Today Intel is announcing a partnership with Raptr as well, bringing the same great feature set of Raptr to users of machines with Intel HD Graphics systems. High-end users might chuckle at the news but I actually think this feature is going to be more important for those gamers that utilize integrated graphics. Where GPU horsepower is at premium, compared to discrete graphics cards, using the in-game settings to get all available performance will likely result in the most improvement in experience of all the three major vendors.

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Raptr will continue to include game streaming capability and it will also alert the users to when updated Intel graphics drivers are available - a very welcome change to how Intel distributes them.

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Intel announced a partnership to deliver an even better gaming experience on Intel Graphics. Raptr, a leading PC gaming utility now available on Intel Graphics for the first time, delivers one-button customized optimizations that improve performance on existing hardware and the games being played, even older games. With just a little tweaking of their PC settings a user may be able to dial up the frame rate and details or even play a game they didn’t think possible.

The Raptr software scans the user’s PC and compares a given game’s performance across tens of millions of other gamers’ PCs, finding and applying the best settings for their Raptr Record system. And Raptr’s gameplay recording tools leverage the video encoding in Intel® Quick Sync technology to record and stream gameplay with virtually no impact on system performance. Driver updates are a snap too, more on Raptr for Intel available here.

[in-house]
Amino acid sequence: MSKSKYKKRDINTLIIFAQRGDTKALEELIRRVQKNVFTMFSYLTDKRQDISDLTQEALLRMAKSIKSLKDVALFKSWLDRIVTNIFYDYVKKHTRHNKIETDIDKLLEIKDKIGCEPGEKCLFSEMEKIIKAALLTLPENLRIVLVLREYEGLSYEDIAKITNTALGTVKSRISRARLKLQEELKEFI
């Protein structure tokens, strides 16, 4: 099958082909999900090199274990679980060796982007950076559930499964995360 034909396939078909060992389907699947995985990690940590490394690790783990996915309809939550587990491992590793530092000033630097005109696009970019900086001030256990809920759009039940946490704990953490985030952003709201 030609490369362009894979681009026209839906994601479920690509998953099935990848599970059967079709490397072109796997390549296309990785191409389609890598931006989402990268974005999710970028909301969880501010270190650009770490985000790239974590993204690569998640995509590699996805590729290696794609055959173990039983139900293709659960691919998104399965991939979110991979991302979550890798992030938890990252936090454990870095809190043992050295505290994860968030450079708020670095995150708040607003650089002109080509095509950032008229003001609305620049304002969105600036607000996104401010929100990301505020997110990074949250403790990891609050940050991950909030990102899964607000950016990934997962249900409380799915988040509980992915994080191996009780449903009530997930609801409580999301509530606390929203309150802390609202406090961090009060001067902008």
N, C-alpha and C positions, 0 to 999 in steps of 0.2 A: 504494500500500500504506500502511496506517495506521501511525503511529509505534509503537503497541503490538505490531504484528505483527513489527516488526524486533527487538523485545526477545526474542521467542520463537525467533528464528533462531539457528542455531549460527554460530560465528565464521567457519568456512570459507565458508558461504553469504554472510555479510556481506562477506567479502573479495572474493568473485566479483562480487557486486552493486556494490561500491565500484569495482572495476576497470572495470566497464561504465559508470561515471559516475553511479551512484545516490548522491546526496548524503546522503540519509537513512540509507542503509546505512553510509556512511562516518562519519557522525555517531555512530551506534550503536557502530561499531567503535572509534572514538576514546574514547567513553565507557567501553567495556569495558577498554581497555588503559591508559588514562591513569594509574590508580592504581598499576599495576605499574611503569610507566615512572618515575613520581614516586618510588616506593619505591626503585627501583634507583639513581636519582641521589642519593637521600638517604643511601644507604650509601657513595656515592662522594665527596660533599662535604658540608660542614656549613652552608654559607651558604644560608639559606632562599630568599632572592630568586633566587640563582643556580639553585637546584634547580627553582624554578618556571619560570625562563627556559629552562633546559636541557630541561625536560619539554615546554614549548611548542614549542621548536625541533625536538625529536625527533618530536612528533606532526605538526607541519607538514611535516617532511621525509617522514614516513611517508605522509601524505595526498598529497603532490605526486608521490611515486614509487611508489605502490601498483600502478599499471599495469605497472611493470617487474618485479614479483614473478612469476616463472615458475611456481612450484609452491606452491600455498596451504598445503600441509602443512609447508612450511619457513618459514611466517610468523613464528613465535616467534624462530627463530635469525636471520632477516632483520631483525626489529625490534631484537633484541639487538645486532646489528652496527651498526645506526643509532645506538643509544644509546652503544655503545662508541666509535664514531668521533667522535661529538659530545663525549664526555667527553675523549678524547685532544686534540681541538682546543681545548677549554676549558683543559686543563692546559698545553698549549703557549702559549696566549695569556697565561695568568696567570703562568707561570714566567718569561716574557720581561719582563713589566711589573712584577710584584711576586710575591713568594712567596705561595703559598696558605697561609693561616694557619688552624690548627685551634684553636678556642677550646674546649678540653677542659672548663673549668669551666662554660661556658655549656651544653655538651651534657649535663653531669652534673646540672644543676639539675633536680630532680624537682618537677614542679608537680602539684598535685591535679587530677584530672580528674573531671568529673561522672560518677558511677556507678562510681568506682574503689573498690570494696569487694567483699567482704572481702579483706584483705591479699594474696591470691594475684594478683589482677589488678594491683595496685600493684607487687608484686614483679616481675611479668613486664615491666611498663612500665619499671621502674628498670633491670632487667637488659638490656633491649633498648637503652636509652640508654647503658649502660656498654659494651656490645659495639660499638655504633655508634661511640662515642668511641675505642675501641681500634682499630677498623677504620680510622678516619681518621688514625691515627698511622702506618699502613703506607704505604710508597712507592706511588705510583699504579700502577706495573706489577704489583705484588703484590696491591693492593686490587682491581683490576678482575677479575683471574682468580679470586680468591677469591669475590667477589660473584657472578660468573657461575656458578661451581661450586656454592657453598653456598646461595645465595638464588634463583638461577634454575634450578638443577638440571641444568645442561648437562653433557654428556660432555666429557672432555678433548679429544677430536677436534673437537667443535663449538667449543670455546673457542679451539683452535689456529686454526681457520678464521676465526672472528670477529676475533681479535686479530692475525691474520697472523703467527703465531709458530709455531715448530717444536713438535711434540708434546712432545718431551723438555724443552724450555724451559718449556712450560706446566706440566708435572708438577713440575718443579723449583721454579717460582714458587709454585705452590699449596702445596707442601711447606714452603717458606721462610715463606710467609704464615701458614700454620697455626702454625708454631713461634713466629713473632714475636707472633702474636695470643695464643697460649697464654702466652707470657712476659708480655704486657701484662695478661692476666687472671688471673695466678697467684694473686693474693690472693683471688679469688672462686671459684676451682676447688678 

Hopefully we'll see this application pre-installed on notebooks going forward (can't believe I'm saying that) but I'd like to see as many PC gamers as possible, even casual ones, get access to the best gaming experience their hardware can provide.

GDC 15: Intel Demos Socketed, LGA1150 Broadwell CPU with Iris Pro Graphics

Subject: Processors | March 4, 2015 - 09:07 PM |
Tagged: GDC, gdc 15, Intel, Broadwell, iris pro, LGA1150, core i7

Consumer have been asking for it since the first time Intel announced it, but Iris Pro graphics is finally finding its way to the desktop, socketed market. Shown powering one of Dell's new 5K displays, this processor shipping in "mid-2015", is going to be configured with a 65 watt TDP and will be unlocked for overclockers to tweak. Intel first disclosed these plans way back in May of 2014 so we are going to be approaching the 12-month mark for availability.